Is the World Short Oil & Gas
Energy markets are the talk of the town right now, and for good reason.
Here are some headlines:
- Nord Stream 1 and 2 are down
- US petroleum stocks are below the 5yr range
- OPEC+ cuts production by 2million bbl/d
The Nord Stream pipelines connect Russia to Germany via the Baltic Sea. Nord Stream 1 historically supplied the EU with ~35% of the total gas imported from Russia; Nord Stream 2 (which was on track to be operational in the first half of 2022) is equally as large.
Both Nord Stream 1 and 2 are down after suffering catastrophic losses of pressure. No one is exactly sure what happened to the pipelines, but the Swedish Security Service said that they found evidence of detonations and have high suspicions of “gross sabotage.”
No matter who attacked the pipelines, the results are clear: Europe is in for a very tough winter.
It’s estimated that it will take at least 20-25 weeks just to get all of the materials and equipment in place to repair the pipelines. Meaning that there is no way to repair the pipelines for at least 6 months… Probably much longer.
This leaves Europe very short on energy heat homes this winter. Protesters are claiming they will be forced to choose between eating or heating their homes.
The damage to the pipelines means that Russia just lost substantial physical capacity to transport natural gas to Europe, even if current sanctions are removed. With the loss of the pipelines, also comes the loss of any leverage for Europe to bring Russia to a compromise over the Ukraine invasion… Which just made this war much more complicated.
We should all be paying close attention to the pipelines connecting Russia to Europe via Ukraine. These pipelines just became essential to the EU.
If Ukraine was looking for leverage to join the EU and/or Nato… They just got it.
US Petroleum Stocks
The US’s Energy Information Administration (EIA) releases a weekly inventory report – this week’s was quite telling.
Two noteworthy items:
- Gasoline demand increased
- Total petroleum stocks fell below the 5-year low once again
In short, demand is strong and supply is struggling to keep up in a big way. Petroleum stocks haven’t been this low since 2004.
What made this particularly important is that a few hours later it was announced that…
OPEC+ Cuts Production
OPEC+ is a group of 23 oil-exporting countries that decide how much crude oil to sell on the global market.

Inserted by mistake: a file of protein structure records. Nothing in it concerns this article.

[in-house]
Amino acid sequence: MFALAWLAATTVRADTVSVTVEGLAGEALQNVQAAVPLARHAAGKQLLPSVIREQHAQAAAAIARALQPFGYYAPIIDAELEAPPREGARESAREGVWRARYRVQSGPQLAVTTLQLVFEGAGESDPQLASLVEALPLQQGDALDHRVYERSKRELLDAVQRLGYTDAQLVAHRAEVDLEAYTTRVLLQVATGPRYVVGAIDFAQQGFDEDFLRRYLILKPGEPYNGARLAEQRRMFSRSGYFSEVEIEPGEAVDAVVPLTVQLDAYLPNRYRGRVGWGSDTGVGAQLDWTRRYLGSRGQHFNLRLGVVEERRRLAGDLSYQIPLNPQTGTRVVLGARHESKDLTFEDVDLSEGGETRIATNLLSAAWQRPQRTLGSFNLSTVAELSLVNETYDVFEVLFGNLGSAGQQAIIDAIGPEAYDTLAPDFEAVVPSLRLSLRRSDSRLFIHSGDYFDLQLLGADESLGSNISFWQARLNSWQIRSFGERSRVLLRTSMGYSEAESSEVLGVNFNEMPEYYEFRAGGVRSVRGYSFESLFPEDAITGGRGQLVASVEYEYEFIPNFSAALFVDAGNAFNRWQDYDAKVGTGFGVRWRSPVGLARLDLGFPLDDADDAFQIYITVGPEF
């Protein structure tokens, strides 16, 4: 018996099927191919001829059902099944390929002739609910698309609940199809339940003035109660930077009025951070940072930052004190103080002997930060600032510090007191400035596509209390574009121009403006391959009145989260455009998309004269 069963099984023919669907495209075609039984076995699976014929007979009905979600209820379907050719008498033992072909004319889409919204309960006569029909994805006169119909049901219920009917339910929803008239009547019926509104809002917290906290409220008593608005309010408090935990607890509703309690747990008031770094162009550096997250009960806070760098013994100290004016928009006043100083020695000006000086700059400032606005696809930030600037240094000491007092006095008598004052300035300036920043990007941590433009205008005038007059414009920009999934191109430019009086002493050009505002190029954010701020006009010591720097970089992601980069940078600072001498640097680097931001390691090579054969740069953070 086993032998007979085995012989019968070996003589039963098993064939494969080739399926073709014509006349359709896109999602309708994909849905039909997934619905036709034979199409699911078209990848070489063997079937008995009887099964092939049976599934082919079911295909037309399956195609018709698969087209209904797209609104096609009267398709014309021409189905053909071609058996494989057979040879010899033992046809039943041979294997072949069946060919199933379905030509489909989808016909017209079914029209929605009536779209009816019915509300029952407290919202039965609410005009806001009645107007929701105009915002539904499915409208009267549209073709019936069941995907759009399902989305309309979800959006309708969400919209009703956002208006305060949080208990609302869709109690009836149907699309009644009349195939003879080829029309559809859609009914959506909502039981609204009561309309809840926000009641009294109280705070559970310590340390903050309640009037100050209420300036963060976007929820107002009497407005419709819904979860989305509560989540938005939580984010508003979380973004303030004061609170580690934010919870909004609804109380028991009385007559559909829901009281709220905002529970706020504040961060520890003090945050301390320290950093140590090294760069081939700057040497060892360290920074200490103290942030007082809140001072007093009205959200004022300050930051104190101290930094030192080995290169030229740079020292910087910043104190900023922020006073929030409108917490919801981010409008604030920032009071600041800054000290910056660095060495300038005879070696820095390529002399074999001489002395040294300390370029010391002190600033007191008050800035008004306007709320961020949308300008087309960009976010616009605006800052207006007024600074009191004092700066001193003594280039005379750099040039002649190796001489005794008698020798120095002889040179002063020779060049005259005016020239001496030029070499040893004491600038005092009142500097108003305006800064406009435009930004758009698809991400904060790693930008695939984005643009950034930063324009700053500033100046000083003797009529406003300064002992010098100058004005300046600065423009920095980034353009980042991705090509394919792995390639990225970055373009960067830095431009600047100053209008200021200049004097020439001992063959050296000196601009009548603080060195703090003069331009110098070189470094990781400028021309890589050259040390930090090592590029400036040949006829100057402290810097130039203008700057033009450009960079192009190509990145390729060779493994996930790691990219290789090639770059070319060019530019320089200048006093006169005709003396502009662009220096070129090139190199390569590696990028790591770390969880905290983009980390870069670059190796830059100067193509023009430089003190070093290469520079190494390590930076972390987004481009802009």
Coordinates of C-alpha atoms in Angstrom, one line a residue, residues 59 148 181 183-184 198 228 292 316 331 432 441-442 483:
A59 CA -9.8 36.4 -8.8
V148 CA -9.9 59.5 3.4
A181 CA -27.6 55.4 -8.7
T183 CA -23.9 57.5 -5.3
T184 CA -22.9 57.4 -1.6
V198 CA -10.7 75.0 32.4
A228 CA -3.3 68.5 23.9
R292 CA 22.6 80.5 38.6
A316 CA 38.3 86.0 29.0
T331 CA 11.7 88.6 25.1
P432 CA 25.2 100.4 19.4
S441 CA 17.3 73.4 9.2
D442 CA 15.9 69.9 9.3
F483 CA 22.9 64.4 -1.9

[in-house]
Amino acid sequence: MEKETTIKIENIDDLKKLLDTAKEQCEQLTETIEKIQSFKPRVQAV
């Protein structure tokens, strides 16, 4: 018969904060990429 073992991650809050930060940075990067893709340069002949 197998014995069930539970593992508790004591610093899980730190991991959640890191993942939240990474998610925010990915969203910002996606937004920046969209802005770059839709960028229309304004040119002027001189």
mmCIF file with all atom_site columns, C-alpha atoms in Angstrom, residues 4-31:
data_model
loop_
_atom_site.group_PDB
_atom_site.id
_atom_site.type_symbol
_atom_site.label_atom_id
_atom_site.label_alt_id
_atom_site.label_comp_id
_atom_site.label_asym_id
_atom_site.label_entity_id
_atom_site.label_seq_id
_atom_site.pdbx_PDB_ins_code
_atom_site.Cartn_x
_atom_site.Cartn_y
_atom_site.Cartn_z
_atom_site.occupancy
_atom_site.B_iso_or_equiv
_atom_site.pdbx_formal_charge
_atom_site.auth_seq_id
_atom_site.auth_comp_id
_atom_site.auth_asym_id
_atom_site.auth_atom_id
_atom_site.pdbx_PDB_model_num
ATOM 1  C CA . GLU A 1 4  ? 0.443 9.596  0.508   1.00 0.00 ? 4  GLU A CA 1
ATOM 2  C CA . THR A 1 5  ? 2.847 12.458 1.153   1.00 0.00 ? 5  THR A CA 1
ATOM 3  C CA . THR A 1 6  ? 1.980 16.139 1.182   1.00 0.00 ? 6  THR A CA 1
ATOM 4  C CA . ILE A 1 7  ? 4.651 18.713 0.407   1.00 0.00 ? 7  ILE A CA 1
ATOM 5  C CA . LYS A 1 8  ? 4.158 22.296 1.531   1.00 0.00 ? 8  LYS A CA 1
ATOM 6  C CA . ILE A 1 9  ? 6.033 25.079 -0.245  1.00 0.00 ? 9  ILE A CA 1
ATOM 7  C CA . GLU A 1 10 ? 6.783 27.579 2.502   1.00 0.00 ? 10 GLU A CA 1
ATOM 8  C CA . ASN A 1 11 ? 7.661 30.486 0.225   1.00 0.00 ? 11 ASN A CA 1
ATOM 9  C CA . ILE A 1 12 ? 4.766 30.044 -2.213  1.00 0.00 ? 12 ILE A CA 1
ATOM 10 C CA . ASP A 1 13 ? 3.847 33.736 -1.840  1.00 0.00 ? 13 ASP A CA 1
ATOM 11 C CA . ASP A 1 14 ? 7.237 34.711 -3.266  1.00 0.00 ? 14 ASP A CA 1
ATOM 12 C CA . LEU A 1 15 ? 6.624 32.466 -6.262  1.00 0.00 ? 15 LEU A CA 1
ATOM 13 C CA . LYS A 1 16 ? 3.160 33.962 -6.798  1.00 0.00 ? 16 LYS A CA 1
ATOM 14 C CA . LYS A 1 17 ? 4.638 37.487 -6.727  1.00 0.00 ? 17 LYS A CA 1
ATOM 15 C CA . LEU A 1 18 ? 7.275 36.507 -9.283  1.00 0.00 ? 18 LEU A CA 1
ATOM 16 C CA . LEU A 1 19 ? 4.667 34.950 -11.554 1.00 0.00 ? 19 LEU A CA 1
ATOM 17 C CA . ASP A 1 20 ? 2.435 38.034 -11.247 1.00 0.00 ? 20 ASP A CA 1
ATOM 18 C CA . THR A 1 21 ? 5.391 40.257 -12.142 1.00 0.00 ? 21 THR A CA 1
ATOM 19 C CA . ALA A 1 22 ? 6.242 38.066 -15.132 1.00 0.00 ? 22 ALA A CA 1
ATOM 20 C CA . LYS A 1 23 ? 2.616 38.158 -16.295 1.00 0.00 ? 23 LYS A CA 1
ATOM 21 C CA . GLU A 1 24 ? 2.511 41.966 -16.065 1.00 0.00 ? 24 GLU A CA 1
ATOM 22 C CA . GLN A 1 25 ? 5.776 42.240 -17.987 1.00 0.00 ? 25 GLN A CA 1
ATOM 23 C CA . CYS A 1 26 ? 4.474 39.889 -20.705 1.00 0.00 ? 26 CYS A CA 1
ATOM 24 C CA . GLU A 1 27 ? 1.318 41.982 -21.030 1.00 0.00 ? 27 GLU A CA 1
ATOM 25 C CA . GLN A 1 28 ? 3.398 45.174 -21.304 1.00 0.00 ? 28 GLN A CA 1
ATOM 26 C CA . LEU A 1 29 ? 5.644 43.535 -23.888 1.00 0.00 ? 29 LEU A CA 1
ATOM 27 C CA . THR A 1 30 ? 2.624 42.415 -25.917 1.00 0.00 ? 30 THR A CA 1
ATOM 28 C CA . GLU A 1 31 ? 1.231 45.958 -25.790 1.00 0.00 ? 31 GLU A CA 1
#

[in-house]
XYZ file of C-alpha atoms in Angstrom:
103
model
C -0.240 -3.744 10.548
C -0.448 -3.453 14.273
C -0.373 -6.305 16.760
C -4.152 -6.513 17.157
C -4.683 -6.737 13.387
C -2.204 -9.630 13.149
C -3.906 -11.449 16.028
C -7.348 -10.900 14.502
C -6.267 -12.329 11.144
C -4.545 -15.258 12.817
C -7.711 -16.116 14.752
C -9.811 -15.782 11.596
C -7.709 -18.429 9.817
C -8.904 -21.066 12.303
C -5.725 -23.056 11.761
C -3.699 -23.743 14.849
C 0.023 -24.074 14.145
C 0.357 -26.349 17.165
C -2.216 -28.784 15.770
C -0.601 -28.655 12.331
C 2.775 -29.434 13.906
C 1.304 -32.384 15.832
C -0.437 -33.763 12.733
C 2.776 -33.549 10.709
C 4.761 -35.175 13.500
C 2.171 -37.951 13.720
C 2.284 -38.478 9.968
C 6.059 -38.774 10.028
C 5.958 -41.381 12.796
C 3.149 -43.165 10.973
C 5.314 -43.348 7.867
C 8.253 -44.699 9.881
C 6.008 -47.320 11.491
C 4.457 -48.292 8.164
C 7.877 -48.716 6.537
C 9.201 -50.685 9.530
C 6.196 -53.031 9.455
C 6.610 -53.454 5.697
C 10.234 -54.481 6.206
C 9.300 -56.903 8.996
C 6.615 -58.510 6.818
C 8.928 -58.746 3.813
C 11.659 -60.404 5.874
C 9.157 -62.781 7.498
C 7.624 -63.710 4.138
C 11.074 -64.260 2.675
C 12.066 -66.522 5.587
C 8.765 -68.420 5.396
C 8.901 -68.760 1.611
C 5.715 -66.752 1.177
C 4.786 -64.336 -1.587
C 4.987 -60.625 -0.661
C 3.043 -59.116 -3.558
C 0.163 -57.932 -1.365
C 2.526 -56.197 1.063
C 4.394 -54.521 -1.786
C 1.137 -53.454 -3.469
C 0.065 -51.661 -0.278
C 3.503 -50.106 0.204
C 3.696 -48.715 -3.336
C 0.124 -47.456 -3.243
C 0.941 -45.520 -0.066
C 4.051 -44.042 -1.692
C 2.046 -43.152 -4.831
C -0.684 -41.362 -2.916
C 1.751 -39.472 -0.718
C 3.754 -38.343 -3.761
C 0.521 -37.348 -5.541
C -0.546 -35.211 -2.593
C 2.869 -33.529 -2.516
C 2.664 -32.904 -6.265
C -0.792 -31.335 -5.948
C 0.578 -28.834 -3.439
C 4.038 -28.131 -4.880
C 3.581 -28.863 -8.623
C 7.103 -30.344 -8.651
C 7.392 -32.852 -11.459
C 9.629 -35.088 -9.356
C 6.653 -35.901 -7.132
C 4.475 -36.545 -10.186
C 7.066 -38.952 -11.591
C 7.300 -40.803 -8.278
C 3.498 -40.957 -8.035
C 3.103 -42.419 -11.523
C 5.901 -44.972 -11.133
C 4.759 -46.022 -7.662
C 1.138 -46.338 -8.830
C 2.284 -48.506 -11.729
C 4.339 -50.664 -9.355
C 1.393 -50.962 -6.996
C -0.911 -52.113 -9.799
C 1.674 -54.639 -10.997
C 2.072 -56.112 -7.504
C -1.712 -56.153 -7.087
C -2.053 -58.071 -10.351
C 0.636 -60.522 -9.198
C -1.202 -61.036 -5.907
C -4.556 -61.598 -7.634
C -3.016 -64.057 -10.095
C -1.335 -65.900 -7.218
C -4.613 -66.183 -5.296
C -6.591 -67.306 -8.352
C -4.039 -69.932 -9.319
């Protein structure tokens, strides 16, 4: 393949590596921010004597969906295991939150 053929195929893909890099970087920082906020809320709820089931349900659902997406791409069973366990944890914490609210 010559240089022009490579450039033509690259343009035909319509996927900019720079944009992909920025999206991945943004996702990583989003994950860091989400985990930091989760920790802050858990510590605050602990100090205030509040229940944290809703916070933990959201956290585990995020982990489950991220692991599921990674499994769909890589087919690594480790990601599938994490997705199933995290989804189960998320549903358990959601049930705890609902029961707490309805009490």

At the core of this group are the 13 original members of OPEC (the Organization of Oil Exporting Countries), which consist of mostly Middle Eastern and African countries. OPEC was formed in 1960 as a cartel, with the aim of fixing the worldwide supply of oil and its price.
Today, OPEC+ nations produce around 40% of the world’s crude oil; the two biggest producers being Saudi Arabia and Russia.
Just a few weeks ago it was reported that Russian President Vladimir Putin met with Saudi Crown Prince Mohammed bin Salman (MBS) suggesting that OPEC+ cut production.
Those suggestions became a reality as OPEC+ agreed to cut production by 2 million barrels per day.
Given the fact that OPEC+ has struggled to meet their production quotas, this cut will more likely look like a cut of ~900,000 barrels per day to the current supply.
Most of that production cut will come from nations that have a complicated history with the west: Saudi Arabia (48%), UAE (16%), Kuwait (15%), and Iraq (11%).
What drove the production cuts?
The United Arab Emirates’ (UAE) energy minister, Suhail Al Mazrouei, said that the group was solely focused on avoiding an oil price crash similar to 2008.
Mazrouei said “In Europe they have their story, in Russia they have their own story. We can’t be siding with this country or that country.”
With a recession looming OPEC+ is most concerned about keeping a finger on the pulse of global oil supply and demand to maintain profitable prices.
Oil and gas prices will likely head lower in the short term if the world heads into a recession, but they won’t be staying low for long. OPEC+ is determined to keep prices high even in the midst of a recessionary environment.
Remember, recessions massively impact oil and gas markets. Inventories rise when, and only when, the business cycle slows; this in turn leads to lower production capacity.
The world is short on energy supply and any reduction in production capacity will have a longstanding impact on the market. This will only be righted through significant investment in new production.
Unfortunately, the US is working hard to beat the EU in the global “idiodic energy policy competition”.
Here’s a short summary of some of the current administration’s noteworthy policy decisions:
- Kill Keystone XL pipeline on Day 1
- Drain the Strategic Petroleum Reserves (SPR) before midterm elections
- Tell oil and gas producers to lower prices at the pump…. Seriously WTF?!?!
- Beg Saudi Arabia and Russia to produce more oil
- Contemplate banning exports on refined products and gas
- Lift Venezuelan sanctions to import more oil
If you’re not long oil, you might want to reconsider…